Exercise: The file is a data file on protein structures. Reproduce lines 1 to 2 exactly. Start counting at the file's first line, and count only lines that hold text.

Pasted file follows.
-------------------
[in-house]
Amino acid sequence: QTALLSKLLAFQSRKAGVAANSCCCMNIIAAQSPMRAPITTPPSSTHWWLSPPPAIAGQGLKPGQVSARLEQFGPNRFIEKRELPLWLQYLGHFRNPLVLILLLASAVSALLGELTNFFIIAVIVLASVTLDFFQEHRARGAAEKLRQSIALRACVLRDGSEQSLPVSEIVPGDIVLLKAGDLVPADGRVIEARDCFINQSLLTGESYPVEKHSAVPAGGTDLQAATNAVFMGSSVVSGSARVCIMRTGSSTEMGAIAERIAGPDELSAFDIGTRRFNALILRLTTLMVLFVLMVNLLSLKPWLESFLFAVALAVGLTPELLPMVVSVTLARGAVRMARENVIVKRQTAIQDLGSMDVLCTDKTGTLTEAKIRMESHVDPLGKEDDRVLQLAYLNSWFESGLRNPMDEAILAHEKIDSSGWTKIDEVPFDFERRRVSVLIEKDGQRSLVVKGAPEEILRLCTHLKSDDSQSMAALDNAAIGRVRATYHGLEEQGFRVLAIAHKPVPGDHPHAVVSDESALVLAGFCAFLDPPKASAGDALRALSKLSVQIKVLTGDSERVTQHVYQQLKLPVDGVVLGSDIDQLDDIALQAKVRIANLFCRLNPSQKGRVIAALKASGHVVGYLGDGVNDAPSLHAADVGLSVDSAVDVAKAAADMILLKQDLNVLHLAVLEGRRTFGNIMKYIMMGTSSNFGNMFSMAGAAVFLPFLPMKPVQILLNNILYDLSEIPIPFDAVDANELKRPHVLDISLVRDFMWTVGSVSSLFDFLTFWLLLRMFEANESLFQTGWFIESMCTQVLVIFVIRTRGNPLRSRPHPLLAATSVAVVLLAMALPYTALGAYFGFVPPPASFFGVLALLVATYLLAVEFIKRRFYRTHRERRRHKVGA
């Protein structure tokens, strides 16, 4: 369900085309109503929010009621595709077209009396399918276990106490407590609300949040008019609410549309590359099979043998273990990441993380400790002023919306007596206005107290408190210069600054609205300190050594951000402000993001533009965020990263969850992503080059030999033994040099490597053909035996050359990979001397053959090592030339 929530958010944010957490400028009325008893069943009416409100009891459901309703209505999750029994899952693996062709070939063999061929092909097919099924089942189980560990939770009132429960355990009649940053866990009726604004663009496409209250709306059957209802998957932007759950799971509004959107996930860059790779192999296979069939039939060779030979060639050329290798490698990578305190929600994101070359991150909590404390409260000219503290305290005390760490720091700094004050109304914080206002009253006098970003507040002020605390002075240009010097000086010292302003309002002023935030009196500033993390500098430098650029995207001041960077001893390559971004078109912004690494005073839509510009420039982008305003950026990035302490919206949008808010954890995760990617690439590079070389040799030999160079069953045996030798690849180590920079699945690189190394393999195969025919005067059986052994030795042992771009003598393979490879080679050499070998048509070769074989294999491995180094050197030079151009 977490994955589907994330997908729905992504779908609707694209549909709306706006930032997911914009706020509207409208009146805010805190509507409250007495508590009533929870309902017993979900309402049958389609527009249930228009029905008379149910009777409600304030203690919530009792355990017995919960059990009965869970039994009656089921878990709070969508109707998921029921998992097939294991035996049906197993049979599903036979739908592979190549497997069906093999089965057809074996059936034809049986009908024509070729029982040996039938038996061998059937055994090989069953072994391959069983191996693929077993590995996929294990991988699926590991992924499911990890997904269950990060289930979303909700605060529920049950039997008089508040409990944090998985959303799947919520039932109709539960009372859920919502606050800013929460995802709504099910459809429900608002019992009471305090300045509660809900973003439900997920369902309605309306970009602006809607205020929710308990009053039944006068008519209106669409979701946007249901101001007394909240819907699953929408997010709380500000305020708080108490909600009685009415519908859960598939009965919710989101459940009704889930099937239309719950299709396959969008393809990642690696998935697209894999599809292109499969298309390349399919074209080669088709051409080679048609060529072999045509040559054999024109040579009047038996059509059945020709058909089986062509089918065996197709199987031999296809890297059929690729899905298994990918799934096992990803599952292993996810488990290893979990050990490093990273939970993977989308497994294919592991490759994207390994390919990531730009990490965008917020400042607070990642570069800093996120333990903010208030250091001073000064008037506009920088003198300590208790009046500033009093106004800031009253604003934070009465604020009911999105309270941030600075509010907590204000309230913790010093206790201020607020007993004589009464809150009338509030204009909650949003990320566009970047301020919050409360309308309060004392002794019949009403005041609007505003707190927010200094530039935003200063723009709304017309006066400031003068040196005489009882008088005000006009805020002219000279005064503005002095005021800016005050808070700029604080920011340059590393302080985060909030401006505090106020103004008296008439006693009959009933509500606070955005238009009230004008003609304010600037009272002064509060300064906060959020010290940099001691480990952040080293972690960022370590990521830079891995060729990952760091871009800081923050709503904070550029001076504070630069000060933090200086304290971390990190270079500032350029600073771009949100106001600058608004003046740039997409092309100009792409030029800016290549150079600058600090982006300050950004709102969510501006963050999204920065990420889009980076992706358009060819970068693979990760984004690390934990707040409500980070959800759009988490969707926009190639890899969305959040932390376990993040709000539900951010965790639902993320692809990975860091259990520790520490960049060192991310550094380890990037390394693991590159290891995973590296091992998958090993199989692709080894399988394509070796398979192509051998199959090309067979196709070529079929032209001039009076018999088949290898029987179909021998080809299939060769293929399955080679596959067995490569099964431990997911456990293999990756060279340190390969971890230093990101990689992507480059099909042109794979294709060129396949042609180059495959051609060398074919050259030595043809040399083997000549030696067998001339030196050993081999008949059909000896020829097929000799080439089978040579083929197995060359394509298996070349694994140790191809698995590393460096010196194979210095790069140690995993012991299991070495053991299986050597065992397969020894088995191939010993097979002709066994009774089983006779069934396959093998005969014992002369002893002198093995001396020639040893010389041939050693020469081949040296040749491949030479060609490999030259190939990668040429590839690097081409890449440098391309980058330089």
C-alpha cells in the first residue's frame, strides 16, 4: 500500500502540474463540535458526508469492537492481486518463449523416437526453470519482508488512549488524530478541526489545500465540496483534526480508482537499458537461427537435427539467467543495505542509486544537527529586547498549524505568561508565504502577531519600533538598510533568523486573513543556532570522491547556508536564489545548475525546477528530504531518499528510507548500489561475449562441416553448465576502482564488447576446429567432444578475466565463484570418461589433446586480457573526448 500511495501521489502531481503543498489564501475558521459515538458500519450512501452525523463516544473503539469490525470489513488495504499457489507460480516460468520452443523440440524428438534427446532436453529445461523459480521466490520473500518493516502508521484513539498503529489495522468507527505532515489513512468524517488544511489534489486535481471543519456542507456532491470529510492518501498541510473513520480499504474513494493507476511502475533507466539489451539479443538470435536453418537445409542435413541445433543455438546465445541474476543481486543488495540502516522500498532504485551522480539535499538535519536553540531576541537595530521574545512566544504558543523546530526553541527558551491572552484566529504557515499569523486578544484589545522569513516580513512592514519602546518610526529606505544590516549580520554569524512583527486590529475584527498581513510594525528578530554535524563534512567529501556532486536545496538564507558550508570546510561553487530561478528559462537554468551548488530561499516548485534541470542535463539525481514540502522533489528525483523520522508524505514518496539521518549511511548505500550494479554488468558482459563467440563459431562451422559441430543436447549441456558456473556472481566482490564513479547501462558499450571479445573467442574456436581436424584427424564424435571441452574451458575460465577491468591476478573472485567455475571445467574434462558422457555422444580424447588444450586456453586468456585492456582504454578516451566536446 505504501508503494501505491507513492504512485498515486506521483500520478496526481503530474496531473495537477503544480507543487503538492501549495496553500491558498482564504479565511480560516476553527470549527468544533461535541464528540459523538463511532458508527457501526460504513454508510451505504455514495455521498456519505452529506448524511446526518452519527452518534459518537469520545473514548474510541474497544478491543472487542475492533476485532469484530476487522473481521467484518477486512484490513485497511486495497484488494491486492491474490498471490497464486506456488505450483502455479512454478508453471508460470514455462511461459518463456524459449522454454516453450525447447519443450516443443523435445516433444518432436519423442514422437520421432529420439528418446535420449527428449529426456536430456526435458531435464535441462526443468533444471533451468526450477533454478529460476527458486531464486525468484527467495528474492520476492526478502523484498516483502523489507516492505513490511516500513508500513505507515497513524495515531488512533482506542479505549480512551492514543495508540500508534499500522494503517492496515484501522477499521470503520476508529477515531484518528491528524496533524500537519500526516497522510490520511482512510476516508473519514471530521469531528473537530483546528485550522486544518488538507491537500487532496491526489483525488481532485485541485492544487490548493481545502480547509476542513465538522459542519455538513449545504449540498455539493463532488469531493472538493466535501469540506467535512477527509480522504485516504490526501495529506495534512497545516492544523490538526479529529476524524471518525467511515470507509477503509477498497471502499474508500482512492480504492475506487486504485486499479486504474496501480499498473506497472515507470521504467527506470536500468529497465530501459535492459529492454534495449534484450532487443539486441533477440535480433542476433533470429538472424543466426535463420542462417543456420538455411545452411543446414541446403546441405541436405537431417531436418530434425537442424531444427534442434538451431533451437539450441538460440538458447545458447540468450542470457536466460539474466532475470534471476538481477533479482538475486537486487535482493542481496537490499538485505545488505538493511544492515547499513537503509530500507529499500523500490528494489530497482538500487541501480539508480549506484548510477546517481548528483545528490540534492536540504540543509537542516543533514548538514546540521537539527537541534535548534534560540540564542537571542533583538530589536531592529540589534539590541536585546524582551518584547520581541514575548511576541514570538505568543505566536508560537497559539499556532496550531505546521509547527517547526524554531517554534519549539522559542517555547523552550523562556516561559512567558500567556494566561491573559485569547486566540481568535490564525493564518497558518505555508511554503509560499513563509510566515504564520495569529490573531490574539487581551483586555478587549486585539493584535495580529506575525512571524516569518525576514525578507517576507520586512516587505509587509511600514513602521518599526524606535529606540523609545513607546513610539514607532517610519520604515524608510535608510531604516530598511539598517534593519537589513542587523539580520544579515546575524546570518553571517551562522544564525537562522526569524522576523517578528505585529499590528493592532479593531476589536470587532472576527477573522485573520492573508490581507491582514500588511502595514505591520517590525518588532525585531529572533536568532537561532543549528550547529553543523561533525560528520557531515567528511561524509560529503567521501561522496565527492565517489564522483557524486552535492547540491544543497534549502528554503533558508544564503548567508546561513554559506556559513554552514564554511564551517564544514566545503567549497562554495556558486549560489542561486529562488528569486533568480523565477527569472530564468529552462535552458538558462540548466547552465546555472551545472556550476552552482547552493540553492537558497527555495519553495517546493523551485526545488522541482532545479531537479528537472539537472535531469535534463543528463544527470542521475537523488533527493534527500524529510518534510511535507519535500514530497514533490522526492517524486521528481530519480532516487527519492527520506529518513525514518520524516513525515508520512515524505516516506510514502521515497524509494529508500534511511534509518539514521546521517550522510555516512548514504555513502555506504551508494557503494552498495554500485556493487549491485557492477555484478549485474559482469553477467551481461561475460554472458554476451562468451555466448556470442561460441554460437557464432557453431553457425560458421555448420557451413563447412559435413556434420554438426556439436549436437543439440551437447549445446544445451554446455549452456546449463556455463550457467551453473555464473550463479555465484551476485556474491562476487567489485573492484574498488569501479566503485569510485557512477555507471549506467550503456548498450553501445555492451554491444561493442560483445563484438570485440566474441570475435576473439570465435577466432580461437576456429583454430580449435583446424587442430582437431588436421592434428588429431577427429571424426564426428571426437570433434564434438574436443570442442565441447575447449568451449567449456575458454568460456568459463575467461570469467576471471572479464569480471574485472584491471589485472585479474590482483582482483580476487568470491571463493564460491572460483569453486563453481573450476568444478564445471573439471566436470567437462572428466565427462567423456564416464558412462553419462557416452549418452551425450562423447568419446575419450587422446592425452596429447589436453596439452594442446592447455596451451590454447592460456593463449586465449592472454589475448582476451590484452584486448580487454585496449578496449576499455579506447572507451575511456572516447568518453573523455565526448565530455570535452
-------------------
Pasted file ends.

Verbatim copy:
[in-house]
Amino acid sequence: QTALLSKLLAFQSRKAGVAANSCCCMNIIAAQSPMRAPITTPPSSTHWWLSPPPAIAGQGLKPGQVSARLEQFGPNRFIEKRELPLWLQYLGHFRNPLVLILLLASAVSALLGELTNFFIIAVIVLASVTLDFFQEHRARGAAEKLRQSIALRACVLRDGSEQSLPVSEIVPGDIVLLKAGDLVPADGRVIEARDCFINQSLLTGESYPVEKHSAVPAGGTDLQAATNAVFMGSSVVSGSARVCIMRTGSSTEMGAIAERIAGPDELSAFDIGTRRFNALILRLTTLMVLFVLMVNLLSLKPWLESFLFAVALAVGLTPELLPMVVSVTLARGAVRMARENVIVKRQTAIQDLGSMDVLCTDKTGTLTEAKIRMESHVDPLGKEDDRVLQLAYLNSWFESGLRNPMDEAILAHEKIDSSGWTKIDEVPFDFERRRVSVLIEKDGQRSLVVKGAPEEILRLCTHLKSDDSQSMAALDNAAIGRVRATYHGLEEQGFRVLAIAHKPVPGDHPHAVVSDESALVLAGFCAFLDPPKASAGDALRALSKLSVQIKVLTGDSERVTQHVYQQLKLPVDGVVLGSDIDQLDDIALQAKVRIANLFCRLNPSQKGRVIAALKASGHVVGYLGDGVNDAPSLHAADVGLSVDSAVDVAKAAADMILLKQDLNVLHLAVLEGRRTFGNIMKYIMMGTSSNFGNMFSMAGAAVFLPFLPMKPVQILLNNILYDLSEIPIPFDAVDANELKRPHVLDISLVRDFMWTVGSVSSLFDFLTFWLLLRMFEANESLFQTGWFIESMCTQVLVIFVIRTRGNPLRSRPHPLLAATSVAVVLLAMALPYTALGAYFGFVPPPASFFGVLALLVATYLLAVEFIKRRFYRTHRERRRHKVGA